Single Family Residence (SFR)
The most common type of home listed in the MLS. Also known as single family detached, this means the home is a standalone structure with its own lot. Single family residences differ from condominiums, townhomes, cooperatives, or multi-family homes, which are all attached residences.
A condo is a unit that you own in a multi-unit complex, such as an apartment building. While each condo is individually owned, the common spaces are shared by all the owners in the complex. Condo developments are managed by a Homeowners Association that collects monthly dues, maintains operations and enforces policy.
Condo buildings are different from co-ops. With a co-op, the homeowners own shares in the corporation that owns the building, not the actual units themselves. Condo buildings have an elected homeowners association that may have members that don’t live in the building. Each member of a co-op is expected to serve on the association board at some point during the time he lives in the building. In a tenancy-in-common complex, multiple owners hold joint ownership in a unit whether they’re related or not. Different from a condo or a co-op, tenancy-in-common owners can be on the same mortgage and if anyone stops making his monthly payments, the entire building is in risk of foreclosure.
A type of home that’s usually constructed as a two or three-story unit with a common wall or walls bordering the adjacent unit. The common form of ownership is similar to a condominium project in that the property owner not only owns his or her respective unit, but also an undivided interest in any common area. Townhouse ownership sometimes differs from condominium ownership in that the townhouse owner owns the physical structure rather than just the airspace between the walls, floor and ceiling. However, in many areas “townhouse” now refers to the physical style of the structure rather than the form of ownership.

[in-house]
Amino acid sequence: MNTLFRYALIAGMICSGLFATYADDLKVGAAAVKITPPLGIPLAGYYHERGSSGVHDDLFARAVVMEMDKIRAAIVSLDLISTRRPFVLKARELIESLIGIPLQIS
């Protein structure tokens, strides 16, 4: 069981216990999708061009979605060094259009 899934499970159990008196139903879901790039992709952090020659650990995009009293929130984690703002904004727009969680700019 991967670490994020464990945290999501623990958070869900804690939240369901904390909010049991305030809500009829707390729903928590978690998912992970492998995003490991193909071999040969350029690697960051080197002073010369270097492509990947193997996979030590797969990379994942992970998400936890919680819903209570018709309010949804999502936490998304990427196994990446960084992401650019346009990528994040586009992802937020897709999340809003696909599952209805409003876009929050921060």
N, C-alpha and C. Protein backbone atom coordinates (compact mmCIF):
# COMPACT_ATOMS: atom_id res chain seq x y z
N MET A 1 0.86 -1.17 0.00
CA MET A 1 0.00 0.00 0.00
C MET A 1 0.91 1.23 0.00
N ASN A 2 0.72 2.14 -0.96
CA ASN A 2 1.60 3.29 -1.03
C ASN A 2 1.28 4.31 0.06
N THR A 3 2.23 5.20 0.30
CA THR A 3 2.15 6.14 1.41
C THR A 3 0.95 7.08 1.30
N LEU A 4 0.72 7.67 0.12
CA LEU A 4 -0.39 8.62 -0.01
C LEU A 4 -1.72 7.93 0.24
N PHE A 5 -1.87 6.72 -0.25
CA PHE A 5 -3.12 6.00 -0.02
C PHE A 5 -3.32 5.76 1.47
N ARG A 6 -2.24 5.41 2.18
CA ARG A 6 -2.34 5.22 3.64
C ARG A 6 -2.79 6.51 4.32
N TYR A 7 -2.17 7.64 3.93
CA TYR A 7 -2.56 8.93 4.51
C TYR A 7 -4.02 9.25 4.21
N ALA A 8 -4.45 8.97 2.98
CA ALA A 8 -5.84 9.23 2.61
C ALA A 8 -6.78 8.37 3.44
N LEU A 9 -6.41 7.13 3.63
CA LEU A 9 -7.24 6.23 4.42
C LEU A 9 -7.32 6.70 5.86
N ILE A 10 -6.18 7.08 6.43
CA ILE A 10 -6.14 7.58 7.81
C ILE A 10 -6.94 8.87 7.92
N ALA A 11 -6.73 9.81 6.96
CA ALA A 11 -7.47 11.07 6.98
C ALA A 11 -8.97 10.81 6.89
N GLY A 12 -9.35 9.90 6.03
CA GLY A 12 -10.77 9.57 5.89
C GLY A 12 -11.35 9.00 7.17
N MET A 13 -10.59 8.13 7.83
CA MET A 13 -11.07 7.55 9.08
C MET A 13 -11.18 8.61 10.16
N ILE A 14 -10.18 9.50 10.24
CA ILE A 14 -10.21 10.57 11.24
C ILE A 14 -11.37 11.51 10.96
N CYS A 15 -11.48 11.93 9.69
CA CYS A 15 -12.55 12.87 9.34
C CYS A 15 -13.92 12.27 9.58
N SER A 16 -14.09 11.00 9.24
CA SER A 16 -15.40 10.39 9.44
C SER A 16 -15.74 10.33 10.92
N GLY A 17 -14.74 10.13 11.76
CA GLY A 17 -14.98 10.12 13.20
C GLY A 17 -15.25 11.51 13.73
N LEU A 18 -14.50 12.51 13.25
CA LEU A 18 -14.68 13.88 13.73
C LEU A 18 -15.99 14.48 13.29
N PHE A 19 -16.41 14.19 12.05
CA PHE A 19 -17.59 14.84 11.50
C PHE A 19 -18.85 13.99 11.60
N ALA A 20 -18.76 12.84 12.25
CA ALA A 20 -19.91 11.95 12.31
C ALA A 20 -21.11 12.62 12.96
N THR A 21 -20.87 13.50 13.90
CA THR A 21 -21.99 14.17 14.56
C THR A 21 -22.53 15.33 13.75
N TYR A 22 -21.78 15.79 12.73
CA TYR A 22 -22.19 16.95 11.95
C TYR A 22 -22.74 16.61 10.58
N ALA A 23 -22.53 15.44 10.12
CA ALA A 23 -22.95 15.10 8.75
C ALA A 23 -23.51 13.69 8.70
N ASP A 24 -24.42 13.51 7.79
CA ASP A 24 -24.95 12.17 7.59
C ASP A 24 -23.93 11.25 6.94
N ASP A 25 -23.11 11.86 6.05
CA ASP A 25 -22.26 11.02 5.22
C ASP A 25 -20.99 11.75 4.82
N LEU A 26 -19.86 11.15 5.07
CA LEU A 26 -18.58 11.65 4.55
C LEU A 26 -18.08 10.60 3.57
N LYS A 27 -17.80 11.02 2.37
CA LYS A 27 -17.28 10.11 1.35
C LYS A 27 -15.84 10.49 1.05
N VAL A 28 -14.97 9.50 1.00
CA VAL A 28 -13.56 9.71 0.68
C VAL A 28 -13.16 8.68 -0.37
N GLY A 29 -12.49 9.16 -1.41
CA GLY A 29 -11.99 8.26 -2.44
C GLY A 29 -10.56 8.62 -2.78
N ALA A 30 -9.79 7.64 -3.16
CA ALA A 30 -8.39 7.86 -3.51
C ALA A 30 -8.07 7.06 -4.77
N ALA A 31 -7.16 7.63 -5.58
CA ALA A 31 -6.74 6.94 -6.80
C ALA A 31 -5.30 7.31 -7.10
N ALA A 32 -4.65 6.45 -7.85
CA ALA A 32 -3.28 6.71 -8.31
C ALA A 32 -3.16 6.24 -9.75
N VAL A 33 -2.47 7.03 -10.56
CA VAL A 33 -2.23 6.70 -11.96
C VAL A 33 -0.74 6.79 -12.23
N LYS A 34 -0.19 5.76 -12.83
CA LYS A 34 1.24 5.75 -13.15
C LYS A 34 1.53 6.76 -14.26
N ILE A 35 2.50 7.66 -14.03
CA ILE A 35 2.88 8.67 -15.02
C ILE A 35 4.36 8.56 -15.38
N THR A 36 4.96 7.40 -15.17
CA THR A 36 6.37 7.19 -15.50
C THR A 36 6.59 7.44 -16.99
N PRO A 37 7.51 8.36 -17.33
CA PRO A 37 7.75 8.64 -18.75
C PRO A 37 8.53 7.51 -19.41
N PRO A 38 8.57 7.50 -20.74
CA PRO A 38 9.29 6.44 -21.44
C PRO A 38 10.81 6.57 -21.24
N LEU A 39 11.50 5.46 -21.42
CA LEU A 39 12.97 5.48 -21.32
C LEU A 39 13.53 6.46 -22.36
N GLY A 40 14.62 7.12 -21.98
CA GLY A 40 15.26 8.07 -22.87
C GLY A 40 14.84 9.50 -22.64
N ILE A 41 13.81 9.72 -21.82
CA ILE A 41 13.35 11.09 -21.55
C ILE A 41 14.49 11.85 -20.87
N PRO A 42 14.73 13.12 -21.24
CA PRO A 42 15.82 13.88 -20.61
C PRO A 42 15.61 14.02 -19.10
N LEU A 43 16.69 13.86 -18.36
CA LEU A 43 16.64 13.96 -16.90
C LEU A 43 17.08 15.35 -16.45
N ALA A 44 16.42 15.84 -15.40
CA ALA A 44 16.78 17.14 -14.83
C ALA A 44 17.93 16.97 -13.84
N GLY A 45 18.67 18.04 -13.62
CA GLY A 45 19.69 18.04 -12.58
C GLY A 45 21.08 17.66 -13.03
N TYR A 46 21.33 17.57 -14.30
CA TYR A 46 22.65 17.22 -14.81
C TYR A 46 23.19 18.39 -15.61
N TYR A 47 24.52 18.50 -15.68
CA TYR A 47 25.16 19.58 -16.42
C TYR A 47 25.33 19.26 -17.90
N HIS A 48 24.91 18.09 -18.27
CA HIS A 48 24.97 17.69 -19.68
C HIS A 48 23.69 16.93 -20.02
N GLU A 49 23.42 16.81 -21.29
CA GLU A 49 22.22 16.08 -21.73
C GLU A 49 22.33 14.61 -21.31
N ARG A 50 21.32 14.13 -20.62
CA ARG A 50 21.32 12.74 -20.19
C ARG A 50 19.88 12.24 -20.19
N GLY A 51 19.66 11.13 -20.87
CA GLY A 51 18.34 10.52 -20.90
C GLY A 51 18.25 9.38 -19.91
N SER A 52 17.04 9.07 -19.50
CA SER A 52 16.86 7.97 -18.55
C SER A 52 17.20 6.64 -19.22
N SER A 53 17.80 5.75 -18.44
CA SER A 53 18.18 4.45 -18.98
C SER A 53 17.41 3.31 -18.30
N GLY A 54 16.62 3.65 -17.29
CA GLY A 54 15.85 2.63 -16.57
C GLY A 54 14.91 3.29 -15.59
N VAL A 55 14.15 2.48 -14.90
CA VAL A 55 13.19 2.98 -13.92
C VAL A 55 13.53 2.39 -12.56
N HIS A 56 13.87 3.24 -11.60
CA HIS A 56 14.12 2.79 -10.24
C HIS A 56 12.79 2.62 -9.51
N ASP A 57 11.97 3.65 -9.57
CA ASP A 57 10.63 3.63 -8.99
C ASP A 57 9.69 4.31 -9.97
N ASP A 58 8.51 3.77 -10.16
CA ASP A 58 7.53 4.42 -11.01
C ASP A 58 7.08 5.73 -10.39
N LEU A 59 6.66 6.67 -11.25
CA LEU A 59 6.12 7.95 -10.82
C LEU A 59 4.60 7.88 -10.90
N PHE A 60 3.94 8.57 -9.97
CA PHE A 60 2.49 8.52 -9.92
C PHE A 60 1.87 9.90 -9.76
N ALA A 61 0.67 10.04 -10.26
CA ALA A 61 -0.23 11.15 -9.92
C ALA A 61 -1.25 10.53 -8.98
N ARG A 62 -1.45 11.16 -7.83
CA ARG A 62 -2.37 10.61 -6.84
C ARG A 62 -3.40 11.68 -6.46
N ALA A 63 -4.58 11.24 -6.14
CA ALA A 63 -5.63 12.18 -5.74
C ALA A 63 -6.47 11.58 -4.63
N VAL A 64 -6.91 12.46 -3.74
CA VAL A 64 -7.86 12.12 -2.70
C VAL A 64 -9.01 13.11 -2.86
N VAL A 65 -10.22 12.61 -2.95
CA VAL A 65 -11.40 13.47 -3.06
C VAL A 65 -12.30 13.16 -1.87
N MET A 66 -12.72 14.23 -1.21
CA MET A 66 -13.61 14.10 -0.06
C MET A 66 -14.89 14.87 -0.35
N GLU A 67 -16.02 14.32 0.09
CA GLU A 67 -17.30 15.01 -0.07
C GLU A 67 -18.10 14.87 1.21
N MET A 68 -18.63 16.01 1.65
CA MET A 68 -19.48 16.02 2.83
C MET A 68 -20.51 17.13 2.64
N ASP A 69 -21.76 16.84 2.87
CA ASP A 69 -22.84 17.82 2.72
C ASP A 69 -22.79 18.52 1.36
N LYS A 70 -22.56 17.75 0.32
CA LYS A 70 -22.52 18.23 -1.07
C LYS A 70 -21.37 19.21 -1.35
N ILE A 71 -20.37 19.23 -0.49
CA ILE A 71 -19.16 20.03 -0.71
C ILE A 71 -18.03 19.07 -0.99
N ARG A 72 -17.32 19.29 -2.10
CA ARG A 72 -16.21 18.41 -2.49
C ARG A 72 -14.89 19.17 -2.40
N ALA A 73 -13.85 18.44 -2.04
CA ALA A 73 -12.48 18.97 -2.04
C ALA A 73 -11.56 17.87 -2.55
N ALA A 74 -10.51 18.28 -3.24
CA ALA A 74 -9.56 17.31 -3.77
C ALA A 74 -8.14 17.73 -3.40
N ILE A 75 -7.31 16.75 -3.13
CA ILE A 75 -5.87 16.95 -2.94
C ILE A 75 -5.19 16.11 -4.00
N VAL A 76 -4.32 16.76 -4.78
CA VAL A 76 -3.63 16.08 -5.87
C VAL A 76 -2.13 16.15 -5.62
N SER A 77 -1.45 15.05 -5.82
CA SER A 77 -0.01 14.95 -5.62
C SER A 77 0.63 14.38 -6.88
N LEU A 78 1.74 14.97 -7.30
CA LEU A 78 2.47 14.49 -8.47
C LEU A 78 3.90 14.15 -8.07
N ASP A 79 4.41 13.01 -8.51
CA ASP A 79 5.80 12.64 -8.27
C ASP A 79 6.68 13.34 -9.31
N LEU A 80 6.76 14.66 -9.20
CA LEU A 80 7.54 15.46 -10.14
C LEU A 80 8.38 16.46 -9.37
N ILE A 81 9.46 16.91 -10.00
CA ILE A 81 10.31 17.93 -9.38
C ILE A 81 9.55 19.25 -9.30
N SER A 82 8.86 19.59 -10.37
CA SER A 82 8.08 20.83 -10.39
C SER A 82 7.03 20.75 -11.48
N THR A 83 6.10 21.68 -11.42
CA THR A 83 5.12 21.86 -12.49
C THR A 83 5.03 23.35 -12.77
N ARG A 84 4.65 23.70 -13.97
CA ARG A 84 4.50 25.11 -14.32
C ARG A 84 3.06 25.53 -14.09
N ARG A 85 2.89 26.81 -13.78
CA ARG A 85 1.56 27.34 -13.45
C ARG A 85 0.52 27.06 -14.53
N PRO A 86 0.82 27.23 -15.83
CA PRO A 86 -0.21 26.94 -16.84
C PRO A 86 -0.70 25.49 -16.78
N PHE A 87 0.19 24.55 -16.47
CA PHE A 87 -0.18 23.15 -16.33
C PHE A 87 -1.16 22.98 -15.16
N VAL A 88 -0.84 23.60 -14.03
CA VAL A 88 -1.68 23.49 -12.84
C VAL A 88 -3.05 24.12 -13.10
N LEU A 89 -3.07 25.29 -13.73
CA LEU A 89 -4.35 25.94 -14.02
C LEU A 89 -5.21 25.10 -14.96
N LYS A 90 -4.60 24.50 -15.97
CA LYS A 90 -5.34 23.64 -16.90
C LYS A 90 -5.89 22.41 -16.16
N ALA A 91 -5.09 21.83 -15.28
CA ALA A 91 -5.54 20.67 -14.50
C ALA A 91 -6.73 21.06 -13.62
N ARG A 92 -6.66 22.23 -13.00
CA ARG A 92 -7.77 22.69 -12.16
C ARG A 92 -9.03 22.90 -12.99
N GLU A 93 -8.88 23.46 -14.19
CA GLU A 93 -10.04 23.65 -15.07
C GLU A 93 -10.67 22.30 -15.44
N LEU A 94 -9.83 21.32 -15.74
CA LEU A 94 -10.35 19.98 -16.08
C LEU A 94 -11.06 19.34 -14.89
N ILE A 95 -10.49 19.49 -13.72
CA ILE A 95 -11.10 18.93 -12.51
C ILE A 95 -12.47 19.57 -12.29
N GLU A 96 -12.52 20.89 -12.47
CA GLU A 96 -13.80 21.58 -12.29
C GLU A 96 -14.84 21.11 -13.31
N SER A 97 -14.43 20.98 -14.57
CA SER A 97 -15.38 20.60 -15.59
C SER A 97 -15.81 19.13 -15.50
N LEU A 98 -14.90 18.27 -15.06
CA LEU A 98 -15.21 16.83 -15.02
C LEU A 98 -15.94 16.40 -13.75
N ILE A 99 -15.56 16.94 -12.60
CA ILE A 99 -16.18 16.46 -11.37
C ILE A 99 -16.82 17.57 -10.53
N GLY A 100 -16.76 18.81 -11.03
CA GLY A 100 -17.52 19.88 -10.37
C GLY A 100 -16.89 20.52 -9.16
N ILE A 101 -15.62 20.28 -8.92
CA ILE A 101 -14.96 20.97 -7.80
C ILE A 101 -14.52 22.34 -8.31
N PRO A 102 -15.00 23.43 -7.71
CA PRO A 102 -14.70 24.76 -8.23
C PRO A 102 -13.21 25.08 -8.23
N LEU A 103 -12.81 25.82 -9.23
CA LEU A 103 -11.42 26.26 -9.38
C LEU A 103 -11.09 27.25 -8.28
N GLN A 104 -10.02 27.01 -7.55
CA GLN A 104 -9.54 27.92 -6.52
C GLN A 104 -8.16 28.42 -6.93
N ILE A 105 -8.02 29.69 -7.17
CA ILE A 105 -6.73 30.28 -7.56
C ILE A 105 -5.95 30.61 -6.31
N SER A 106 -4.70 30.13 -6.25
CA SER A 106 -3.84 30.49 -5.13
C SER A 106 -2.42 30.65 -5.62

When a property is classified as “owner occupied” it receives a better interest rate than an investment property. It’s very straight forward:
- The owner lives in the property for a majority of the year.
- The property is in a location that make sense in relation to their employment and contains characteristics that suits the needs of their immediate family.
- The borrower acknowledges (on several loan documents) they intend to occupy the property. Note: “intend” does not mean, “oops…I financed this believing I would live here and now I’ve decided to buy another property near by that I’ll occupy”. Typically the lender wants the buyer to occupy the property within 30 days of closing.
A second or vacation home must be a reasonable distance away from a principal residence. Typically lenders like to see a minimum of 50 miles for distance from the borrowers home. The owner must occupy the property for some portion of the year and the property must be suitable for year round occupancy. Second home definitions can vary from lender to lender. Some will insist that a second home be in a resort area. It’s generally a little tougher to qualify for a second home–borrowers are often qualifying with mortgage payments on two properties: their primary and the proposed second mortgage.
This is a property that the borrower does not occupy. It can also be a “second home” or vacation home that is too close to a primary residence or that the underwriter does feel strong enough that it is indeed a vacation home. As there is a higher risk to banks with investment properties, the interest rate reflects the risk (the higher the loan-to-value, the higher the rate).